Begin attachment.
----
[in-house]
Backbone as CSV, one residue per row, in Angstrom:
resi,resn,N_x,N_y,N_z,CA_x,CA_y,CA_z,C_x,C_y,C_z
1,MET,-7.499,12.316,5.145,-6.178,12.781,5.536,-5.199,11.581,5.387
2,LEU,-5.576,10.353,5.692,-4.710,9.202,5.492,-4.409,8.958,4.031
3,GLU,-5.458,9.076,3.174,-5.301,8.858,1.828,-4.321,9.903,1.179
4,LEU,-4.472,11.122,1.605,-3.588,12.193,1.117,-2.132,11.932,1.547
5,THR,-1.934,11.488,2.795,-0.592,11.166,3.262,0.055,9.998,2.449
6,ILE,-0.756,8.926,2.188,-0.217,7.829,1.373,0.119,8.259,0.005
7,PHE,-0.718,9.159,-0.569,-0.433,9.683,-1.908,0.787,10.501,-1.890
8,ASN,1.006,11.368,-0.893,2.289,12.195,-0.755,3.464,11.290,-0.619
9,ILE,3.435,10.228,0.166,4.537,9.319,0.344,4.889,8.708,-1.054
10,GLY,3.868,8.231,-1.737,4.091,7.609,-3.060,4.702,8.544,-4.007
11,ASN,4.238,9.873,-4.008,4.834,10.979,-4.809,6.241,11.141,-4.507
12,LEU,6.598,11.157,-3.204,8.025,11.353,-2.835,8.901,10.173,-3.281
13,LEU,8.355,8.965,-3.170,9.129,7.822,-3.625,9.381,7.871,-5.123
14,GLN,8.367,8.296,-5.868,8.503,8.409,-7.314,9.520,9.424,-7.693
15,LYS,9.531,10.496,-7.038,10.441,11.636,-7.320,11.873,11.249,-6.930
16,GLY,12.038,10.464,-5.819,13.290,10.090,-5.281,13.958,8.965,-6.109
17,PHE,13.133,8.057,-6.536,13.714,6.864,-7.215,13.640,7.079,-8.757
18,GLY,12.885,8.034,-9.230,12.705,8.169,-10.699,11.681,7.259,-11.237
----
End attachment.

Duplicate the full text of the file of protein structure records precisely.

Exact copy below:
[in-house]
Backbone as CSV, one residue per row, in Angstrom:
resi,resn,N_x,N_y,N_z,CA_x,CA_y,CA_z,C_x,C_y,C_z
1,MET,-7.499,12.316,5.145,-6.178,12.781,5.536,-5.199,11.581,5.387
2,LEU,-5.576,10.353,5.692,-4.710,9.202,5.492,-4.409,8.958,4.031
3,GLU,-5.458,9.076,3.174,-5.301,8.858,1.828,-4.321,9.903,1.179
4,LEU,-4.472,11.122,1.605,-3.588,12.193,1.117,-2.132,11.932,1.547
5,THR,-1.934,11.488,2.795,-0.592,11.166,3.262,0.055,9.998,2.449
6,ILE,-0.756,8.926,2.188,-0.217,7.829,1.373,0.119,8.259,0.005
7,PHE,-0.718,9.159,-0.569,-0.433,9.683,-1.908,0.787,10.501,-1.890
8,ASN,1.006,11.368,-0.893,2.289,12.195,-0.755,3.464,11.290,-0.619
9,ILE,3.435,10.228,0.166,4.537,9.319,0.344,4.889,8.708,-1.054
10,GLY,3.868,8.231,-1.737,4.091,7.609,-3.060,4.702,8.544,-4.007
11,ASN,4.238,9.873,-4.008,4.834,10.979,-4.809,6.241,11.141,-4.507
12,LEU,6.598,11.157,-3.204,8.025,11.353,-2.835,8.901,10.173,-3.281
13,LEU,8.355,8.965,-3.170,9.129,7.822,-3.625,9.381,7.871,-5.123
14,GLN,8.367,8.296,-5.868,8.503,8.409,-7.314,9.520,9.424,-7.693
15,LYS,9.531,10.496,-7.038,10.441,11.636,-7.320,11.873,11.249,-6.930
16,GLY,12.038,10.464,-5.819,13.290,10.090,-5.281,13.958,8.965,-6.109
17,PHE,13.133,8.057,-6.536,13.714,6.864,-7.215,13.640,7.079,-8.757
18,GLY,12.885,8.034,-9.230,12.705,8.169,-10.699,11.681,7.259,-11.237